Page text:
Domestic biogas digesters reduce greenhouse gas emissions and provide benefits to households

Description

The Clean Development Mechanism (CDM) is an important instrument for reducing greenhouse gas (GHG) emissions because it provides for carbon offset projects in developing countries. However, this system is not working well due to the low price of carbon credits and so on. Thus, for the mitigation technology to be disseminated widely, it should be beneficial to households. The installation of domestic biogas digesters (BDs) using mainly livestock manure (Fig. 1) is one of the mitigation actions that can be applied at the household scale. This research, therefore, aims to clarify 1) whether BD is a measurable, reportable, and verifiable mitigation technology, and 2) whether BD realizes both mitigation and household benefits.

BDs were installed in 435 households in Mekong Delta, Vietnam, and the annual monitoring results (from 1 June 2013 to 31 May 2014) of biogas usage revealed that they used biogas for cooking on 95.7% of the total number of days. During this period, a total of 446 tCO2 of GHG were reduced by substituting conventional cooking fuel with biogas. This amount of reduction was verified and approved by the UNFCCC CDM Executive Board, and carbon credits were issued on 19 June 2015. This confirms that GHG emission is reduced by introducing BDs, and that it is a measurable, reportable, and verifiable climate change mitigation technology.

Introducing BDs reduced the amount of firewood and LP gas used (Fig. 2). GHG emission reduction and cooking fuel savings per household were estimated at 1.87 tCO2 and USD95, respectively, based on the annual changes in the usage amount of conventional cooking fuel (Table 1). Moreover, households that adopted BD technology benefitted financially. Questionnaire results indicated that more than 99% of households were satisfied with the introduction of BDs. Participating households also evaluated the effects of BD introduction, which included cost savings on cooking fuel, time savings due to less time spent on firewood collection, health benefits from avoiding smoke or soot generated by cooking with firewood, and environmental enhancements such as avoiding malodors and overcoming poor water quality issues (Fig. 3). The abovementioned results confirm that in addition to being a measurable, reportable, and verifiable mitigation technology for climate change, BD use also reduces greenhouse gas emissions and provides benefits to households.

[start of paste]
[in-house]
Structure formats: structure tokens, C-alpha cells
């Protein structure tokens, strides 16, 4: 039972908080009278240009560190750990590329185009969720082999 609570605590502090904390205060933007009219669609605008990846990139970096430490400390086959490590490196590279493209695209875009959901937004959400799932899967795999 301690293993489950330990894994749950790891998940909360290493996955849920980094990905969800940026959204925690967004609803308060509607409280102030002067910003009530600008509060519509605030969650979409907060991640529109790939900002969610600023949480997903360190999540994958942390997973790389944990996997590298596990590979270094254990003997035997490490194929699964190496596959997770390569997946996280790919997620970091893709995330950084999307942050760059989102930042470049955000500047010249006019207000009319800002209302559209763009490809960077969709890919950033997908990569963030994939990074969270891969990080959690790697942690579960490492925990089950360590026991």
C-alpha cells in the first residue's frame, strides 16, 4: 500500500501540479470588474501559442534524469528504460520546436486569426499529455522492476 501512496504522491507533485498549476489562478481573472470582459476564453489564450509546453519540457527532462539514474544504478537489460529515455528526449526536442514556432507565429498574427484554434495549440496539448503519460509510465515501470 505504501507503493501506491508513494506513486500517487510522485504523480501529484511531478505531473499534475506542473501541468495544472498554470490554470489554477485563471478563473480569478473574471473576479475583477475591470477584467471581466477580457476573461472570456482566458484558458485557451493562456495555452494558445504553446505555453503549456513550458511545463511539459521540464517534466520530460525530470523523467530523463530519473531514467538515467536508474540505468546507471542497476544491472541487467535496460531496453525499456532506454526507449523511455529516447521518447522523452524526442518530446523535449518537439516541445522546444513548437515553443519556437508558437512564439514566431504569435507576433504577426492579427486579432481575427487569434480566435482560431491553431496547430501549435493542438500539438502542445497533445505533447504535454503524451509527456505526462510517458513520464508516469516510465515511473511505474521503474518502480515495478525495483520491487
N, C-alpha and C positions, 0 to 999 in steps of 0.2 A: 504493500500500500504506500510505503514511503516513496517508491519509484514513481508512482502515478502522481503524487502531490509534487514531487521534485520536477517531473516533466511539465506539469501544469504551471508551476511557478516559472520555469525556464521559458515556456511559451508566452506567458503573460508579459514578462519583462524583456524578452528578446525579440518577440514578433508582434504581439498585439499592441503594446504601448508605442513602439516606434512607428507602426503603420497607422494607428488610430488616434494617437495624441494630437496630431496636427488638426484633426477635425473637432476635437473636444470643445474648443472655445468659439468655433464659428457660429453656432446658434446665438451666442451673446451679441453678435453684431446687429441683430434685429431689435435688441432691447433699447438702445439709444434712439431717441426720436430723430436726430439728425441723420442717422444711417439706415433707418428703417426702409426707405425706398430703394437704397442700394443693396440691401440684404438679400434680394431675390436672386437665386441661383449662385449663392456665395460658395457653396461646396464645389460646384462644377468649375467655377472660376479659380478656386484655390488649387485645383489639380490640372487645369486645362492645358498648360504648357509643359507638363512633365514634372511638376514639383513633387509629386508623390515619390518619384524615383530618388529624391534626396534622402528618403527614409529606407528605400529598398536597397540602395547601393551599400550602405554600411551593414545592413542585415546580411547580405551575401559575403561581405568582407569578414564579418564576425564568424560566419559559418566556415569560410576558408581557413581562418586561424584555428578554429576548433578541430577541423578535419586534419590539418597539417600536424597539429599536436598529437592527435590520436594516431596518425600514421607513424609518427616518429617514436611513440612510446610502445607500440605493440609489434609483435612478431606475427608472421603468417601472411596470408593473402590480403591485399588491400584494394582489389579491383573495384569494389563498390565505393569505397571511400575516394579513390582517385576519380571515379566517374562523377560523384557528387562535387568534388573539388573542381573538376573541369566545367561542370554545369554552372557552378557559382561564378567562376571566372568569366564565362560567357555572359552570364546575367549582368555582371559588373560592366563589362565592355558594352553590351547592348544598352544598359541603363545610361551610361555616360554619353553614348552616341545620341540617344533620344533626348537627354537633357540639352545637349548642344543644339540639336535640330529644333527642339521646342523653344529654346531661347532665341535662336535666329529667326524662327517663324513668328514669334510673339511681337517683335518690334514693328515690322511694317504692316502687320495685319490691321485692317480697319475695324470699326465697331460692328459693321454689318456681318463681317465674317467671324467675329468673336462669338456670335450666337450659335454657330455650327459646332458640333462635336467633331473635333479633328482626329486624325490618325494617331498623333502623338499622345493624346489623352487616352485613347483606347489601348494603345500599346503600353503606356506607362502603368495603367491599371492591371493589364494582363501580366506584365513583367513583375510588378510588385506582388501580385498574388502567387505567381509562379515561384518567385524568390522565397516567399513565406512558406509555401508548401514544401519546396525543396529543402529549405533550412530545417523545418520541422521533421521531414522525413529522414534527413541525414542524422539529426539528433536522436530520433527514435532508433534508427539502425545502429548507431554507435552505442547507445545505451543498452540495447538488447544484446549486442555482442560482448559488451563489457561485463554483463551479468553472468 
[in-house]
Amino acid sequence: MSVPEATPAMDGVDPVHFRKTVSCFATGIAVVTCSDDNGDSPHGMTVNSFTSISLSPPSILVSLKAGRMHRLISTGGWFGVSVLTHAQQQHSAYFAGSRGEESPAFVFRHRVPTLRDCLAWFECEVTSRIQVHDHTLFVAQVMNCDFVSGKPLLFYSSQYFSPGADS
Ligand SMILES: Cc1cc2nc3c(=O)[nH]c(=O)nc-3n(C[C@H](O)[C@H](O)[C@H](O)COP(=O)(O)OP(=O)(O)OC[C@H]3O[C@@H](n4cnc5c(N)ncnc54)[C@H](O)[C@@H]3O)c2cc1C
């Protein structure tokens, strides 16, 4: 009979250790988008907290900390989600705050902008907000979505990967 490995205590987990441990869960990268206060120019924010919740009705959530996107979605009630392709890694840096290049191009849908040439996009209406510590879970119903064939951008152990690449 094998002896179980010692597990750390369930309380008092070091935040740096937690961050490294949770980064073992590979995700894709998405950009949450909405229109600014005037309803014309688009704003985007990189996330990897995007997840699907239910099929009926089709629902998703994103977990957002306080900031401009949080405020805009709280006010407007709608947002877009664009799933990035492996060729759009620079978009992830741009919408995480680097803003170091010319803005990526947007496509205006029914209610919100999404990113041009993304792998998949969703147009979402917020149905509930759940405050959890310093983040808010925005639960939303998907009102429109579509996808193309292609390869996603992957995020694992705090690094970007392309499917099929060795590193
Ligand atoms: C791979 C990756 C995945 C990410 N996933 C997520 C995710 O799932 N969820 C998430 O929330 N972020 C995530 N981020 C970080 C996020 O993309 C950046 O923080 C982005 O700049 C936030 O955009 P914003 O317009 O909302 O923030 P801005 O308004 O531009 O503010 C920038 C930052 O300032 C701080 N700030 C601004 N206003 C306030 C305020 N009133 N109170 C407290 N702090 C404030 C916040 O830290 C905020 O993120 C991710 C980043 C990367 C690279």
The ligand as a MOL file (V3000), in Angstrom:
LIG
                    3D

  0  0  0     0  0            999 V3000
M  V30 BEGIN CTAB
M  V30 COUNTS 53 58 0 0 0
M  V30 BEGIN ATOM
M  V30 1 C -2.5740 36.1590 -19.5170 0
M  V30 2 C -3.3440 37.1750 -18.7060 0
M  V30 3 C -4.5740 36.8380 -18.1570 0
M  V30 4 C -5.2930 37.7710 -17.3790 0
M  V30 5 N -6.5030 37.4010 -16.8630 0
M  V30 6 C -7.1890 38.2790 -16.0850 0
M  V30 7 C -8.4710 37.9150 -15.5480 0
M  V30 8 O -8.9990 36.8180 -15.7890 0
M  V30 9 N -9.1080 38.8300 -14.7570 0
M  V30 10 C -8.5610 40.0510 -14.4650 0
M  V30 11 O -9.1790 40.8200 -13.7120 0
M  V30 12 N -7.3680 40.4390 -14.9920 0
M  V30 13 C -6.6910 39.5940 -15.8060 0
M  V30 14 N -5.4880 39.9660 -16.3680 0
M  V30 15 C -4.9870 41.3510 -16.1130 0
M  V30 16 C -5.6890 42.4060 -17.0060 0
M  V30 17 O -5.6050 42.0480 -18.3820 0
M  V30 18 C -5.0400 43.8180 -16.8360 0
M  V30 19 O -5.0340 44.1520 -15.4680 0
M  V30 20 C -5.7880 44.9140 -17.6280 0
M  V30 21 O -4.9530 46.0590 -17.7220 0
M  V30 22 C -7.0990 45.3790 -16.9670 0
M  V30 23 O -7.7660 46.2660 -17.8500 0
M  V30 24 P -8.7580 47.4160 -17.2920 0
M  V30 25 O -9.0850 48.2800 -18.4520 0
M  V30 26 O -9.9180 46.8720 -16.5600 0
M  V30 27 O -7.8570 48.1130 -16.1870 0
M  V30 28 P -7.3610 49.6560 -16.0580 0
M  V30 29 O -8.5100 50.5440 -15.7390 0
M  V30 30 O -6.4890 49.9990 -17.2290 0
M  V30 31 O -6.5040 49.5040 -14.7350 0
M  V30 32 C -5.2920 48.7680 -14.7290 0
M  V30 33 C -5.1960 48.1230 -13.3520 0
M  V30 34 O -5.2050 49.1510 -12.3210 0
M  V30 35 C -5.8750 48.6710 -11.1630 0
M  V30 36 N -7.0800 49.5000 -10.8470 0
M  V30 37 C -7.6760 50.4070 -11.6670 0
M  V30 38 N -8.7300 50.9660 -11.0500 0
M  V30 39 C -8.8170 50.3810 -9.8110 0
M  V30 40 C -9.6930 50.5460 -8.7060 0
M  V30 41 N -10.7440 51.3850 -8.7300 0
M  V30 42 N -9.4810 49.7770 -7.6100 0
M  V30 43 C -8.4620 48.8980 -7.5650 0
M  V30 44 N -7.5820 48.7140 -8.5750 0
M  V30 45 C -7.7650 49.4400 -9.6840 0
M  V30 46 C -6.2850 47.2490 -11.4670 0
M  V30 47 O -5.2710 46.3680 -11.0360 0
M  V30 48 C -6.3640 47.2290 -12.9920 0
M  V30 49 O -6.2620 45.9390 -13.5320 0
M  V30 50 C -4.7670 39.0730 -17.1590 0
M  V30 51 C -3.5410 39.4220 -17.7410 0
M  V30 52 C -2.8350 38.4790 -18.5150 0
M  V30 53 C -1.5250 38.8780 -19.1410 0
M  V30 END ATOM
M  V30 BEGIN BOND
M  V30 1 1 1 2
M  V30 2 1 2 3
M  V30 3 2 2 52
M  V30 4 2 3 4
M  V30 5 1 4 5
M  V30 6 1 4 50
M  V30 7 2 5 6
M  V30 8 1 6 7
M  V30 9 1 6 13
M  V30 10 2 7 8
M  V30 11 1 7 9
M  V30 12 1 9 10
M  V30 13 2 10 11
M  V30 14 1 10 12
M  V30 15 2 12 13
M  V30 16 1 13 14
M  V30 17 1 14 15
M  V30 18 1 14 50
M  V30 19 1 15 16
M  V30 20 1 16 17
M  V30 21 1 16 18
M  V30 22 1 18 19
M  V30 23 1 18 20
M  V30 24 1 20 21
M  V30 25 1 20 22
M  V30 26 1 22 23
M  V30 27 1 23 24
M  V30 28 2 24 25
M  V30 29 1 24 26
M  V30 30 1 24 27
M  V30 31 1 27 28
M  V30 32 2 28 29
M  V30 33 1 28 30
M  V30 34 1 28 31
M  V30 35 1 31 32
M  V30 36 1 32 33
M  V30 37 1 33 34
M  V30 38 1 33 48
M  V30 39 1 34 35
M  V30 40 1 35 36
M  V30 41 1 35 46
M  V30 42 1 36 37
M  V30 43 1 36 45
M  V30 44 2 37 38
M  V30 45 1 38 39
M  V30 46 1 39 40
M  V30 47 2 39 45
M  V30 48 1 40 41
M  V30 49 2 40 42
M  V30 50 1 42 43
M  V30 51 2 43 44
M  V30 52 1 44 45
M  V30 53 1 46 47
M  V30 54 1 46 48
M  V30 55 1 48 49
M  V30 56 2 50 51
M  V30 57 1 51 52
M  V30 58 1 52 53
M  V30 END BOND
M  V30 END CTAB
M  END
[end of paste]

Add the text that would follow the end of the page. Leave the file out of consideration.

The results of this research will form the basis of the suggestions that will be provided to the Vietnamese government when they try to realize their Intended Nationally Determined Contributions (INDC), which mentioned the use of biogas as among its GHG emission reduction strategies from the agricultural sector. Quantifying GHG emission reduction and household benefits derived by the installation of BDs depends on the amounts and types of cooking fuel used by the households prior to BD installation. The BD’s total initial cost is estimated at around USD180 (BD unit = USD140; labor = USD20; technical support = USD20), while maintenance cost is estimated at around USD20 per year. Considering the discount rate, the BD’s net present value during its useful life (about 7 years) can thus be calculated as more than USD200, which is nearly equal to two years’ worth of cooking fuel expenses for one household.